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The Sky This Week
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A Honey Moon, Apsides, and Mars Flies Through the Beehive
by Geoff Chester, USNO Public Affairs
22 June 2021
Amber Moon rising, imaged 2020 December 29 at Ocean City, Maryland
with a Canon EOS Rebel SL2 DSLR and 300mm lens
The Moon brightens the evening sky this week, wending her way through the southern reaches of the ecliptic as she waxes to Full Moon, which occurs on the 24th at 2:40 pm Eastern Daylight Time. June’s Full Moon is popularly known as the Strawberry Moon since this is the peak season for harvesting these sweet treats. Other names are the Green Corn Moon, Hatching Moon, Hot Moon, and Honey Moon. The latter name is not only associated with the month as the most popular one for weddings, it is also a good descriptor of the light amber hue that the Moon takes on as she courses through these southern declinations. Her light not only has more of Earth’s atmosphere to penetrate, that summer air is often hazy, further tinting the Moon’s glow. Luna begins the week just north of the red-tinted star Antares, the heart of Scorpius, the Scorpion. You will find her near the rising planets Saturn and Jupiter on the 26th, 27th, and 28th. Last Quarter occurs on July 1st at 5:11 pm EDT.
The year’s latest sunset for temperate northern latitudes occurs on June 28th, closing out the phenomena associated with the summer solstice. Here in Washington Old Sol slips below the western horizon at 8:38 pm EDT that evening, then begins to slowly set earlier on successive nights. Despite these latest evening sunsets, the total length of daylight is gradually decreasing, a trend that will continue for the next six months. For those of us who relish the dark night sky, this is also the time when we have to wait the longest to ply our trade. Evening astronomical twilight doesn’t end until 10:37 pm, which is almost past my bedtime!
Another annual phenomenon occurs on July 5th at 6:27 pm EDT. At that time the Earth will reach aphelion, its greatest distance from the Sun. At that moment we will be 152,100,514 kilometers (94,510,878 miles) from the “Day Star”. The interval between successive perihelions defines the “anomalistic year”, which is about 25 minutes longer than the “tropical year”, which the interval between successive vernal equinoxes. This causes the dates of these “apsides” to gradually slip later through the years. In the year 1800 Aphelion occurred on June 30th.
Late June evenings offer a transition from the springtime constellations to the rising stars of summer. By the end of evening twilight the bright springtime star Arcturus has passed the meridian and starts to heel to the west. The Big Dipper is prominent in the northwest, but it, too is diving westward as the night passes. Looking eastward, the rising stars of the Summer Triangle asterism are making their way toward the meridian. The brightest of these stars, and the highest of the trio, is Vega, lead star of the diminutive constellation of Lyra, the Harp, and fifth-brightest star in the sky. It is one of our nearest bright stellar neighbors, shining at a distance of 25 light-years. Another near neighbor is Altair, the southernmost star in the Triangle. It is the brightest star in Aquila, the Eagle, and it lies just under 17 light-years away. The final star in the asterism is Deneb, brightest star in Cygnus, the Swan. Although it appears on par with its two companions, it is not a nearby jaunt away. It is located at a staggering 2500 light-years distance! To appear as bright as it does in our sky it must shine with nearly 200,000 times the luminosity of our Sun.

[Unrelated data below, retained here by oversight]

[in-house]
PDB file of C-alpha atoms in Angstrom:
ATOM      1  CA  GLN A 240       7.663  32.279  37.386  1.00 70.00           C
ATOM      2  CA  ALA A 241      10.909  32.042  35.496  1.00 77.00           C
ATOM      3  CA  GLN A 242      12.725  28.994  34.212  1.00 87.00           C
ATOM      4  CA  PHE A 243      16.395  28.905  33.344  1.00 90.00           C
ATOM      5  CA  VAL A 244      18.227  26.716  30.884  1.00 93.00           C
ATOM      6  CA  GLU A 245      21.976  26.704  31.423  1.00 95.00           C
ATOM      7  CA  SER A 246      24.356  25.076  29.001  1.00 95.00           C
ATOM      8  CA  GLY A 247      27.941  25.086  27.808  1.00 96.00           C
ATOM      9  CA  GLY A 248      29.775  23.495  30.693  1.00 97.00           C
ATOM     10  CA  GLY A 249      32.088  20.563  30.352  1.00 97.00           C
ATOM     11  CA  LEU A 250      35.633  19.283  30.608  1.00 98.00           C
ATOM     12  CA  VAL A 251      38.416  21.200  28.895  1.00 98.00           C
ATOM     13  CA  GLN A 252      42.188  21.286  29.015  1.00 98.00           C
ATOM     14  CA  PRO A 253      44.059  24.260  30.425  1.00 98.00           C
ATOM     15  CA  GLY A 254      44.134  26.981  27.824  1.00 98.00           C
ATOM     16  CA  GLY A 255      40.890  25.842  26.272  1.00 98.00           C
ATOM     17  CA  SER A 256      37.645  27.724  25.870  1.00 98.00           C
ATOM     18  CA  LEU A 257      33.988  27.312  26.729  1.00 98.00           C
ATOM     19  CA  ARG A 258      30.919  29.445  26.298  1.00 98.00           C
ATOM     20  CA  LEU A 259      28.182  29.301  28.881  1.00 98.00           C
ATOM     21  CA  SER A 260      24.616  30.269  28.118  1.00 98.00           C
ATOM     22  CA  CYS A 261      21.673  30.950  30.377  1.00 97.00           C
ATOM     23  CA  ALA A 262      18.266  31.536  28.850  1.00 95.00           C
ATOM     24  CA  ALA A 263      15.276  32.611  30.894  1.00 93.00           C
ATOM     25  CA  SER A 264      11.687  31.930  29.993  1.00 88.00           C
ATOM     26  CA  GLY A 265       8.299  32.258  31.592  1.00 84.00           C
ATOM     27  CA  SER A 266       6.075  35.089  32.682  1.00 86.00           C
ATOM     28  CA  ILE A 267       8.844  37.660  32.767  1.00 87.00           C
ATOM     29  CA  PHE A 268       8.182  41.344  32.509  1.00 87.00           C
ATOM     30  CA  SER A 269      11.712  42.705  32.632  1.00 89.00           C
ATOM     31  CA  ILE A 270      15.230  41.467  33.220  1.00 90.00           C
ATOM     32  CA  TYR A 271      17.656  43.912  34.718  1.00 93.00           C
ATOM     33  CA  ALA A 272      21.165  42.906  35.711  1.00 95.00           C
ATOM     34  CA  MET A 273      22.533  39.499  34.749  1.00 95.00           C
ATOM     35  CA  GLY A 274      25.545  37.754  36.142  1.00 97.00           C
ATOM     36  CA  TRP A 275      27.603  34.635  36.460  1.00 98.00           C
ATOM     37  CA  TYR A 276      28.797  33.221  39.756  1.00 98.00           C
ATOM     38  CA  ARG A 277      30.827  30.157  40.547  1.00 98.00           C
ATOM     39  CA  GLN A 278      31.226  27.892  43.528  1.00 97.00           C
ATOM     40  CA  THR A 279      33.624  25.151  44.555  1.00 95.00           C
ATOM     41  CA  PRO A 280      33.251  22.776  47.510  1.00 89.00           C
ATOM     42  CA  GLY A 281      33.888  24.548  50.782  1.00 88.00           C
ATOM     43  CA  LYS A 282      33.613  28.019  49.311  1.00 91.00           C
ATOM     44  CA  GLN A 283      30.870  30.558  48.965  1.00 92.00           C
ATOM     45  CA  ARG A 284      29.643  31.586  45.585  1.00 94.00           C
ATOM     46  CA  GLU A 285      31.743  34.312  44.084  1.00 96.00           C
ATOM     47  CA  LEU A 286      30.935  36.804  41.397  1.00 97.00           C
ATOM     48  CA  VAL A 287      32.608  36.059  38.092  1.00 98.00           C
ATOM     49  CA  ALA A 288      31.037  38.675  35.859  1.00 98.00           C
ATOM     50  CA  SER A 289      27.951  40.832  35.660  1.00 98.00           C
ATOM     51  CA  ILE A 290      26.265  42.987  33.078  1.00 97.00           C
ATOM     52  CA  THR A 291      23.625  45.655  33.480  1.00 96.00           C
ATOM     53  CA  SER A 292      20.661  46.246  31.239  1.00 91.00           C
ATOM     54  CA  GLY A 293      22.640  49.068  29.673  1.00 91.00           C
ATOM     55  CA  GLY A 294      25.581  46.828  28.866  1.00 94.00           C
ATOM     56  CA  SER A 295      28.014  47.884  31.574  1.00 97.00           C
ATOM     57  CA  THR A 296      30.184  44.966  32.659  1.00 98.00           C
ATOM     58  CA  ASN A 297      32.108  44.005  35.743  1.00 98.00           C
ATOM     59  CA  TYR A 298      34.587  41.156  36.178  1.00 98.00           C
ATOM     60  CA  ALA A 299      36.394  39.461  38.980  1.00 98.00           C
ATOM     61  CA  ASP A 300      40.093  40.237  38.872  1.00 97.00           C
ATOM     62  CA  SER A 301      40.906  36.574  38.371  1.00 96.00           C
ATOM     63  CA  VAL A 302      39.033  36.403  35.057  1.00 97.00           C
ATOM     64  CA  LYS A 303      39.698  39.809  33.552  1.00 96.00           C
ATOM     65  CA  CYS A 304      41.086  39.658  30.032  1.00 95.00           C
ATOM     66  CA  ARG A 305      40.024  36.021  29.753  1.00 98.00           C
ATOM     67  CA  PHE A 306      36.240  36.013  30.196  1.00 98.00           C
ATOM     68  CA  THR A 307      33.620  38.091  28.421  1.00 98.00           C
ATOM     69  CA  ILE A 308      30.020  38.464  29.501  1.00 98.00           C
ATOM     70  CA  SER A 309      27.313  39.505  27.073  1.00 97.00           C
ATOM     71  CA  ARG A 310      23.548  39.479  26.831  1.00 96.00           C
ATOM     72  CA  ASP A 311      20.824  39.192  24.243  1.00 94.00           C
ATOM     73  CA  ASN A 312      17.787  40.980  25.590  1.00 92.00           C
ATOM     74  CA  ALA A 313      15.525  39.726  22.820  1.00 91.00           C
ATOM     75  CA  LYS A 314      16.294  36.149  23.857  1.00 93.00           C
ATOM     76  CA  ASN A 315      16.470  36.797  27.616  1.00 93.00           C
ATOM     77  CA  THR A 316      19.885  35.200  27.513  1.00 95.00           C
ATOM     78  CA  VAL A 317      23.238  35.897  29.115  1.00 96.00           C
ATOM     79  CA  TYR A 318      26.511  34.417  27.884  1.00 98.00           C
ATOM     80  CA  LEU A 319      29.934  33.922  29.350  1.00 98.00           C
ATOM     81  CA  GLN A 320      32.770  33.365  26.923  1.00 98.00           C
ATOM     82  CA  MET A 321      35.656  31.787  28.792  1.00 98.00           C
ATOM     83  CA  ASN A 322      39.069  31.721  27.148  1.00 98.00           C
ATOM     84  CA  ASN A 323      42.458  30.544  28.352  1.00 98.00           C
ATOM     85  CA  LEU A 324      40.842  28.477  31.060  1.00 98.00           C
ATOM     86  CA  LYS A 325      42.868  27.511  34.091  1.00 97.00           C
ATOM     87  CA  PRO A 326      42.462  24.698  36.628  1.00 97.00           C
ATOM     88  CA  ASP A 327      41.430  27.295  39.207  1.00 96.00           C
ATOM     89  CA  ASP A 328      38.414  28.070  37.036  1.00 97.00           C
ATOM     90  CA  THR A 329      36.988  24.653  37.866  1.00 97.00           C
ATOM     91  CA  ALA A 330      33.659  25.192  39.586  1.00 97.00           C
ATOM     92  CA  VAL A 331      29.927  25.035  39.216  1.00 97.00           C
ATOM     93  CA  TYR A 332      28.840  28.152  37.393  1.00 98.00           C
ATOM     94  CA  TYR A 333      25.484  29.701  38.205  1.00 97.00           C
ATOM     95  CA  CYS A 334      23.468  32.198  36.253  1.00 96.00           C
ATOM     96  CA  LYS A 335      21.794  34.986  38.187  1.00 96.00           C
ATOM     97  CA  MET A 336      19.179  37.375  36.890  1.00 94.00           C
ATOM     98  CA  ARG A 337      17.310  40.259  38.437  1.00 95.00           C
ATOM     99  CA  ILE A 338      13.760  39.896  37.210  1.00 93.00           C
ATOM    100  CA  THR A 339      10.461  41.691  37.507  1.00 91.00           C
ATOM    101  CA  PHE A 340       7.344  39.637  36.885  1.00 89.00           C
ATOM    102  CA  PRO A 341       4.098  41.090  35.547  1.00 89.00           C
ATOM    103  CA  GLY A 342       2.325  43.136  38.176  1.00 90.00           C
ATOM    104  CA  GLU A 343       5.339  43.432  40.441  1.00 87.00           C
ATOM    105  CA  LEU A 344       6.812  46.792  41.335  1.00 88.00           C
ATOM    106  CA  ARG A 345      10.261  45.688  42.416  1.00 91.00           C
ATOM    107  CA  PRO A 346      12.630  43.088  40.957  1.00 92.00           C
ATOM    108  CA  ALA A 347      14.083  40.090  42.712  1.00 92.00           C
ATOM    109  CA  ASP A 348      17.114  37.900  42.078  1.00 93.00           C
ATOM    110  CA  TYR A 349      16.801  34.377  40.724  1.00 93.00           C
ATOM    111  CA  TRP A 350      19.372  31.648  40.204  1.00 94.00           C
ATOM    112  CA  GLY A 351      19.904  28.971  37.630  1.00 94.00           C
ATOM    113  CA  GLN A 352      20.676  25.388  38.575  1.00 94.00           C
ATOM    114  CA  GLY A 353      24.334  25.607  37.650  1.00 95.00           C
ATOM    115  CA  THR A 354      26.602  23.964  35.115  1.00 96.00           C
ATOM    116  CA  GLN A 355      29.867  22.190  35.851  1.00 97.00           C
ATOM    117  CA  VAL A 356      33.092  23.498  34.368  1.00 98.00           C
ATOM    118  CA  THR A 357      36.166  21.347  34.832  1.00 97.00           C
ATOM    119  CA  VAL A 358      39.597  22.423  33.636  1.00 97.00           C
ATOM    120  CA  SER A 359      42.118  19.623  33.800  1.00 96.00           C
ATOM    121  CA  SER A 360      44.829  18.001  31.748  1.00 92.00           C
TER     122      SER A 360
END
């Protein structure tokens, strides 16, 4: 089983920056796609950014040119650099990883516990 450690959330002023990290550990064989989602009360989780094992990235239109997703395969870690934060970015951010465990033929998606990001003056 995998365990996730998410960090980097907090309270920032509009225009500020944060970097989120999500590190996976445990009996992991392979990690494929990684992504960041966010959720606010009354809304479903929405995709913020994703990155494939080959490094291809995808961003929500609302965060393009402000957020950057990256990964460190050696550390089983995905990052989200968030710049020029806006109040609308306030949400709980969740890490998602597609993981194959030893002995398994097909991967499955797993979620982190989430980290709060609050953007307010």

Venus should now be easy to find in the west during fading evening twilight. She begins the last week of June near the stars Castor and Pollux, and draws a bead on the slower-moving planet Mars.
Mars opens the week nestled among the stars of the galactic star cluster known as the Praesepe or “The Beehive”. This cluster should be easy to spot in binoculars and is probably the most distinguishing feature of the star-poor constellation of Cancer, the Crab. Mars lies smack in the middle of the cluster on the evening of the 23rd. Once the red planet leaves Cancer he’s looking over his shoulder at the rapidly-approaching Venus.
Saturn and Jupiter are now rising before midnight and continue to make inroads into the evening sky. They are still best seen by night-owls and early risers, but by the end of July they will be well-placed for late evening observation. The pair entertain the Moon on the last few nights of June.
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